Monday, August 27, 2012

The Baker's Daughter

I love to bake.  I love to eat.  I love a good story.

From very little substance but with much love and effort a country rose up to take back its power much like what happens when you make bread.  Like when capturing yeast from spoiled milk, the milk goes sour and starts to breed bacteria which is similar to when a people have had enough of their leadership and soured by them breeding dissension.  Feed the bacteria and it will grow into its own culture.

I lived in Germany for three years and enjoyed my travels in Europe.  The food, the sites, the culture in Germany are more than just the costumes and castles.  They are survivors that have rebuilt.

I lived on the economy in a small town called Markt Einersheim in Bavaria.  My apartment was sandwiched between the landladies quarter and her daughters' apartment above me.  Omi was located in the basement.  We became a family for three years.  We laughed and cried and quarreled at times.

In the spring I would grow plants and share the seedlings with my landlady.  One year I had  too many tomato plants and gave her a dozen.  She repaid me that year with plums and butter head lettuce.  Little gifts would appear on my door step like cookies and I would bake some for her too.  The holidays were extra special with the baskets of wine and sweets.

The German hospitality is something to be appreciated.  One must remember to reciprocate too.   If I was invited to a dinner party I would bring two bottles of wine one white one red.  I didn't always know what was on the menu so I played it safe.  My German friends loved a good home cooked meal and their love of cooking really showed with how they displayed the foods on the table.

This novel brought back some of my most favorite memories of Germany.  I can't wait to try out the recipes at the end of the book.


This post is inspired by Sarah McCoy's The Baker's Daughter. In a small Texan town, Reba discovers Elsie's German Bakery and falls in love with more than the pastries. Shes drawn to Elsie's life in Germany during the last year of WWII. Join From Left to Write on August 29  as we discuss Gone Girl. As a member, I received a copy of the book for review purposes.

10 comments:

  1. I've always wanted to go to Bavaria, it sounds amazing. It must have been amazing to live there for a while.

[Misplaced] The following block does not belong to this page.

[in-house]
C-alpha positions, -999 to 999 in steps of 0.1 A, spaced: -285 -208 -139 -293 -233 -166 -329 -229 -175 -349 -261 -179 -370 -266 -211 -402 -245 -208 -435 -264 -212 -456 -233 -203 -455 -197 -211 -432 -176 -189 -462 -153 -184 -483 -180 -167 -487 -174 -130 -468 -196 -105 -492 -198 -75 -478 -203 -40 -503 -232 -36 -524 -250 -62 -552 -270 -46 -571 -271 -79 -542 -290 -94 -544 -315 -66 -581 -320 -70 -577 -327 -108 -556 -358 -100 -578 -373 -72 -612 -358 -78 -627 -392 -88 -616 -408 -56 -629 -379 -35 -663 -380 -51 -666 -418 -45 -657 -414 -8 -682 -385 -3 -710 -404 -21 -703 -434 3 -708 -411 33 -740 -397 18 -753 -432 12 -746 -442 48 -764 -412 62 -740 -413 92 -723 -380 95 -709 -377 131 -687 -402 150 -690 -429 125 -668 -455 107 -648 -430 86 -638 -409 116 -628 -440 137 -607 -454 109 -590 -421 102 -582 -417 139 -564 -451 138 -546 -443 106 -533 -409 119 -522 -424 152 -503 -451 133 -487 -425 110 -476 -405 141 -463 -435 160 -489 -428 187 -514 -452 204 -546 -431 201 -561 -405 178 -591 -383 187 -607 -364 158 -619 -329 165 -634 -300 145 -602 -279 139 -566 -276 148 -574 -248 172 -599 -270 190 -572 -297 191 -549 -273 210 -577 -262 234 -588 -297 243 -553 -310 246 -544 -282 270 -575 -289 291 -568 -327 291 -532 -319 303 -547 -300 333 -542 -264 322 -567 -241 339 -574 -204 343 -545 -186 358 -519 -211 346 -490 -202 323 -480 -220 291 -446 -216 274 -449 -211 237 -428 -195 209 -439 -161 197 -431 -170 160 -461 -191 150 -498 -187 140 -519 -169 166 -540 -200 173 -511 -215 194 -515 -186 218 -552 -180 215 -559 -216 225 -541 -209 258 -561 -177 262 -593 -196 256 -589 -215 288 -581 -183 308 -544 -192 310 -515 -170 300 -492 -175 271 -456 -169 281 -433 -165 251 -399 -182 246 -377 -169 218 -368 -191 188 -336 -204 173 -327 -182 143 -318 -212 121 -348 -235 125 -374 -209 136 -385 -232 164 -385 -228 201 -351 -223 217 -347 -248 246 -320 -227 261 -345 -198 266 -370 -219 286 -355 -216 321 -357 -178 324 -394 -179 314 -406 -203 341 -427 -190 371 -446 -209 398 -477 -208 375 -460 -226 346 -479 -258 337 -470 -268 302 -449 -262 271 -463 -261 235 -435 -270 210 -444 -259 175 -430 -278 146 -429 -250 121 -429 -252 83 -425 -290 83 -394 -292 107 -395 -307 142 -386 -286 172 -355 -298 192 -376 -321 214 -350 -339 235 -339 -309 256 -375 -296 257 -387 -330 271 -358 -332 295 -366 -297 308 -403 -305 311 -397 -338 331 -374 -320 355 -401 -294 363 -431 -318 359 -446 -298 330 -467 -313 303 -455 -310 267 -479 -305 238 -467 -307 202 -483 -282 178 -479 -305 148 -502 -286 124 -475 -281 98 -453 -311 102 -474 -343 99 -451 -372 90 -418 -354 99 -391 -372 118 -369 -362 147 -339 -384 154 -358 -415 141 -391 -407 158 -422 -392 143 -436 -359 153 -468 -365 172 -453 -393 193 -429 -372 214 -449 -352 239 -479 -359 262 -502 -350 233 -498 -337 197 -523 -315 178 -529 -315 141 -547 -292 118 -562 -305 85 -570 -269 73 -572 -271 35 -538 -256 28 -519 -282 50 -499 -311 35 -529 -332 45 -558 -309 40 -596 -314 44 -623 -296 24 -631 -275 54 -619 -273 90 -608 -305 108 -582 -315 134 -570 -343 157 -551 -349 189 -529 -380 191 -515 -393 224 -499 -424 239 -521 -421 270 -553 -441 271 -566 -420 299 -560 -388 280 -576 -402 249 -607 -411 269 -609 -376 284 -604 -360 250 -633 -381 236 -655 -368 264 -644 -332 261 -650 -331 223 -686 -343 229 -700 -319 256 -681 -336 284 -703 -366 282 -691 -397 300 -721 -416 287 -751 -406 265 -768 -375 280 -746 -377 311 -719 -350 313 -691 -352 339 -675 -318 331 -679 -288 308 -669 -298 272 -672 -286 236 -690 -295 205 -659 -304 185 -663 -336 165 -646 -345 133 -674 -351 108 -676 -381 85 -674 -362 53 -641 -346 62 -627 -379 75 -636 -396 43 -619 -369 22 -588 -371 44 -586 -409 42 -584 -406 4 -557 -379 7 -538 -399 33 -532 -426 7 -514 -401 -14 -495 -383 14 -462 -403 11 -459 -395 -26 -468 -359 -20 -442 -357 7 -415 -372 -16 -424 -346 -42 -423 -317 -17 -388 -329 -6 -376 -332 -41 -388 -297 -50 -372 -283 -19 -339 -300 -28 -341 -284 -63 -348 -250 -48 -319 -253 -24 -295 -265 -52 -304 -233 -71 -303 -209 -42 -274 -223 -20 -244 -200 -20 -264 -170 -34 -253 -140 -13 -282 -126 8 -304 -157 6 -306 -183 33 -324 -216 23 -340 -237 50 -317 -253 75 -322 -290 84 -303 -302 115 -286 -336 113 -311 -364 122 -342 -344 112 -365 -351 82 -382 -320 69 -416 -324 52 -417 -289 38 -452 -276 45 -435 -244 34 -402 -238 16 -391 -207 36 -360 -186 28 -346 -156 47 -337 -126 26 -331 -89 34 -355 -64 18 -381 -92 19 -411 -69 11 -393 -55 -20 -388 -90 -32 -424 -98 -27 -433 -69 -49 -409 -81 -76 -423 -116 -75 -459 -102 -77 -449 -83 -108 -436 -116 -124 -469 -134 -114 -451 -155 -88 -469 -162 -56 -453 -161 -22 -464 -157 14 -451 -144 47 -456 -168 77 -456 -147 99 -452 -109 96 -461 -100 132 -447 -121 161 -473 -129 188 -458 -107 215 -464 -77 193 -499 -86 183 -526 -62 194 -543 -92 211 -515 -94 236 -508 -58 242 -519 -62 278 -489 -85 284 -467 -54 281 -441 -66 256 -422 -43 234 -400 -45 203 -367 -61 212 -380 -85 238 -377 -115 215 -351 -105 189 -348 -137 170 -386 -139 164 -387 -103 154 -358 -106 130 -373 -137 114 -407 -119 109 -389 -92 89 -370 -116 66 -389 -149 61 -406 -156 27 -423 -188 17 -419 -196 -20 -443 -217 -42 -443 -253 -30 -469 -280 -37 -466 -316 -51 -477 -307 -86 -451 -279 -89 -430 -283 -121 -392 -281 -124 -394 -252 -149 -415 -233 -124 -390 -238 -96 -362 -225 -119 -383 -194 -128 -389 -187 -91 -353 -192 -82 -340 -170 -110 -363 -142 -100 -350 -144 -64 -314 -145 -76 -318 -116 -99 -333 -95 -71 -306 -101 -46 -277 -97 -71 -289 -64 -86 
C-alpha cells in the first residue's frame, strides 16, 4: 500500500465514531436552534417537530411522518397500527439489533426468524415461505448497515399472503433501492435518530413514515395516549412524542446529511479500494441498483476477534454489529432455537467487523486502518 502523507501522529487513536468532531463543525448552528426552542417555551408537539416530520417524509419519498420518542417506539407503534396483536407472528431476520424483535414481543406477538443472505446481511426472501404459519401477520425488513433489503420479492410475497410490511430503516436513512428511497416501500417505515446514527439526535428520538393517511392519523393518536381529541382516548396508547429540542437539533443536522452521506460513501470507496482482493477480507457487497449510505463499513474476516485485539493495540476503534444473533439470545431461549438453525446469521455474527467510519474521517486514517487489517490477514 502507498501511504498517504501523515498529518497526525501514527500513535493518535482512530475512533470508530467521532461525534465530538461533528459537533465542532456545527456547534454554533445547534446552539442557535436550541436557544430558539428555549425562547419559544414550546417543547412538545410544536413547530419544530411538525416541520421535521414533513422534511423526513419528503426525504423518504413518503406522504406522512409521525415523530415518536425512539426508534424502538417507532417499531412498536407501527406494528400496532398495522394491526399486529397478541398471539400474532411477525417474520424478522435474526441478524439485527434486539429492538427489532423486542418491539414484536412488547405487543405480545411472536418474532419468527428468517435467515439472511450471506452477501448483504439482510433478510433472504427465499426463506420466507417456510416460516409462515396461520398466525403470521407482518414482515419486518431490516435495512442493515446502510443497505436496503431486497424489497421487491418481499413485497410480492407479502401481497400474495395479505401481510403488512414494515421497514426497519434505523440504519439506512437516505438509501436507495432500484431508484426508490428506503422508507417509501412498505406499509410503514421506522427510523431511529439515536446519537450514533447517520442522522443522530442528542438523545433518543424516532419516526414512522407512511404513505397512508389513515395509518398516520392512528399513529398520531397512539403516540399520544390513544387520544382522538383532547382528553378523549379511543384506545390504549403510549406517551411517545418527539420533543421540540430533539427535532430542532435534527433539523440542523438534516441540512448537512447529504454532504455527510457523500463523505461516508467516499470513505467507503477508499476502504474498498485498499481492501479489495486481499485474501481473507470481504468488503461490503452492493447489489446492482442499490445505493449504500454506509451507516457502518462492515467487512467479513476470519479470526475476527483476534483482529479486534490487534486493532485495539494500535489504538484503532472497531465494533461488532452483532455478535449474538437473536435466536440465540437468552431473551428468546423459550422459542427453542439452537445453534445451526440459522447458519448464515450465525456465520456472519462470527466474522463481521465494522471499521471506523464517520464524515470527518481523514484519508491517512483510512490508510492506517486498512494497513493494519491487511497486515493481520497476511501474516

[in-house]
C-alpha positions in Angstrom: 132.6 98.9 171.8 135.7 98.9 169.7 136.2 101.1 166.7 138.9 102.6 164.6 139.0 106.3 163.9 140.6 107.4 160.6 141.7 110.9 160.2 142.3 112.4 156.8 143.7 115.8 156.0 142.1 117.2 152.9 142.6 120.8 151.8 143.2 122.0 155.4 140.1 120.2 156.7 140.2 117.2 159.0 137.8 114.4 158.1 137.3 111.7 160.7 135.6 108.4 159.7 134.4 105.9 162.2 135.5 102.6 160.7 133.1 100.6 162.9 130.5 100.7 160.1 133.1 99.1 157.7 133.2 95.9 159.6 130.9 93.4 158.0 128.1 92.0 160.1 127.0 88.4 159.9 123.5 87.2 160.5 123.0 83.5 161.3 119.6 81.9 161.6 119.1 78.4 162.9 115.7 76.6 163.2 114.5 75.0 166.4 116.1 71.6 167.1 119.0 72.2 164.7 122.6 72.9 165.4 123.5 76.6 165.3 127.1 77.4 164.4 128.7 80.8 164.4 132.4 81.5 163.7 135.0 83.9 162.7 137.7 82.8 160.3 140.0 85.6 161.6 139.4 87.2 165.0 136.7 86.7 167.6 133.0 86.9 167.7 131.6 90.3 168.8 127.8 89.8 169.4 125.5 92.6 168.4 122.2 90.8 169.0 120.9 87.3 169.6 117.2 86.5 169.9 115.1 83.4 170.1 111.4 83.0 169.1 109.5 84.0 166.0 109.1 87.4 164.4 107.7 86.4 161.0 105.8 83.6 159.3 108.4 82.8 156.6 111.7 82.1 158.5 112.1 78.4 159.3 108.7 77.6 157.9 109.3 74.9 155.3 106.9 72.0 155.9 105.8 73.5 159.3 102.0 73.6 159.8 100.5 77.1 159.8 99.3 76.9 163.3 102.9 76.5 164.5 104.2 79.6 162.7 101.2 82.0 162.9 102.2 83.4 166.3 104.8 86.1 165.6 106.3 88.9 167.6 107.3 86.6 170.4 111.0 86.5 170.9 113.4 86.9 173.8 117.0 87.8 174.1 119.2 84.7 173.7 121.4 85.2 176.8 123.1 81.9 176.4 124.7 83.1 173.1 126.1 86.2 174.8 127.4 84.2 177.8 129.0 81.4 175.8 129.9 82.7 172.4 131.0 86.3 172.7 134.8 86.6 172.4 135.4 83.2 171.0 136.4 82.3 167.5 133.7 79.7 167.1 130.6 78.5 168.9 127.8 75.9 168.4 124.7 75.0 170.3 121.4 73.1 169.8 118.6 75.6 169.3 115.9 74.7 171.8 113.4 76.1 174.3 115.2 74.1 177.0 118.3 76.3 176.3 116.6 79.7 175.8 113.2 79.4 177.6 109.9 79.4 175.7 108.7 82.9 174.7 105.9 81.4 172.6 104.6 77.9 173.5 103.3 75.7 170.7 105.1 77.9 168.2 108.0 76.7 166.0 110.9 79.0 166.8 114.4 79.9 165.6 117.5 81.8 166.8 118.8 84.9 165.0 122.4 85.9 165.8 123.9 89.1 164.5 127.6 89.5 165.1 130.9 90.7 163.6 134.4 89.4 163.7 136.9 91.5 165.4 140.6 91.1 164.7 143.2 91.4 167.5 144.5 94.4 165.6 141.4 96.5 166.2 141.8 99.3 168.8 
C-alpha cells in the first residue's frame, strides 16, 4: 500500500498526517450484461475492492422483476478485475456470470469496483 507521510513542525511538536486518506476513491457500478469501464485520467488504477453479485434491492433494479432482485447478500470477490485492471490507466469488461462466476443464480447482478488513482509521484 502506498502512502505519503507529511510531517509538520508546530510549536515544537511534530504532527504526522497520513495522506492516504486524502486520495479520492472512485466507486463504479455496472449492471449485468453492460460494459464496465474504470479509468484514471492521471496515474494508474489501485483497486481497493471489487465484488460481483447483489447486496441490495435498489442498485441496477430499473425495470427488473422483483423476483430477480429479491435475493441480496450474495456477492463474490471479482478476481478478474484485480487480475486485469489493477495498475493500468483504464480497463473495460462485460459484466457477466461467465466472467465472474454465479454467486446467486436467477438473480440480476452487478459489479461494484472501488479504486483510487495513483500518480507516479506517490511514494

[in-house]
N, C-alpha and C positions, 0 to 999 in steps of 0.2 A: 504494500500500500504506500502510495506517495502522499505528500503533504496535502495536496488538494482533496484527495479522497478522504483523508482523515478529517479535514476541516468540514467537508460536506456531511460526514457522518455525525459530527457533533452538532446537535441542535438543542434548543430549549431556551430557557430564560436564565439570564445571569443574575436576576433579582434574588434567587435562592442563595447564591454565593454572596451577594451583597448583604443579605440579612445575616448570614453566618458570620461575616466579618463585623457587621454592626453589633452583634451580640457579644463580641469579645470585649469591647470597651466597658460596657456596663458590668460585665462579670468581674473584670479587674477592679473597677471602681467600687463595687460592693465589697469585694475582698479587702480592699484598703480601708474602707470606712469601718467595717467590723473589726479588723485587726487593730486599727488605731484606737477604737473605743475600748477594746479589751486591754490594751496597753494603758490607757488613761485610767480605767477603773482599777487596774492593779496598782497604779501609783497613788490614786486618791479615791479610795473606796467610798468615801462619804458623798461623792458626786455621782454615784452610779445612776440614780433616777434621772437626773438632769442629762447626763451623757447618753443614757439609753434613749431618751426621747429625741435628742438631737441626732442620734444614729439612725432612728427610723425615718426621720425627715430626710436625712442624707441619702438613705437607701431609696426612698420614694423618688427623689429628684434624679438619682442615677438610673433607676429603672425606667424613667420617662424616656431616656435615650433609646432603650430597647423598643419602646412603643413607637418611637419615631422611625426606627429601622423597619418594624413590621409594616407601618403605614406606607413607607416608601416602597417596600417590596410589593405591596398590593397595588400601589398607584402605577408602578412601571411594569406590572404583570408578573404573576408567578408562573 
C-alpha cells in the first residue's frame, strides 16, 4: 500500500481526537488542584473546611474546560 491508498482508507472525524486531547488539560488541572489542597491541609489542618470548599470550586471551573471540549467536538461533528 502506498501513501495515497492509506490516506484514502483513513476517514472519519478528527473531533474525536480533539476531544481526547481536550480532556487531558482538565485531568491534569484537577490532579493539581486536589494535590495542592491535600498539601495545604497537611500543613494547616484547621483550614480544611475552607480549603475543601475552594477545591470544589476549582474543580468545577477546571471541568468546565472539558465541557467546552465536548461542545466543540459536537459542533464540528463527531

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    1. Bavaria is beautiful any time of year. Rothenburg is just gorgeous in Winter!

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  2. I've been to Europe. It sounds like you made some great friends while you lived there.

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    1. I'm hoping to go back to Europe again some day.

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  3. How neat that you got to experience life in Germany and were lucky enough to enjoy the experience! I would love to travel to both Germany and Ireland some day.

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    1. Ireland and Scotland are on my wish list!

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  4. I enjoyed reading your post! I always wished I had had the opportunity to do a study abroad experience, or something like that. I have traveled quite a bit, but never really stayed long enough to truly experience another country.

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    1. I love traveling abroad and hope I get the chance to do more of it in the near future.

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  5. I absolutely loved this post! Thank you, m'dear! My family was stationed in Schweinfurt. My husband's family was in Wiesbaden then Heidelberg. So wonderful to meet another Army spouse and thank you for your lovely feature of THE BAKER'S DAUGHTER. I hope we have the opportunity to meet one day in person.

    Yours truly,
    Sarah

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    1. I too hope that we one day get the opportunity to meet in person. Your book really brought back some wonderful memories for me.

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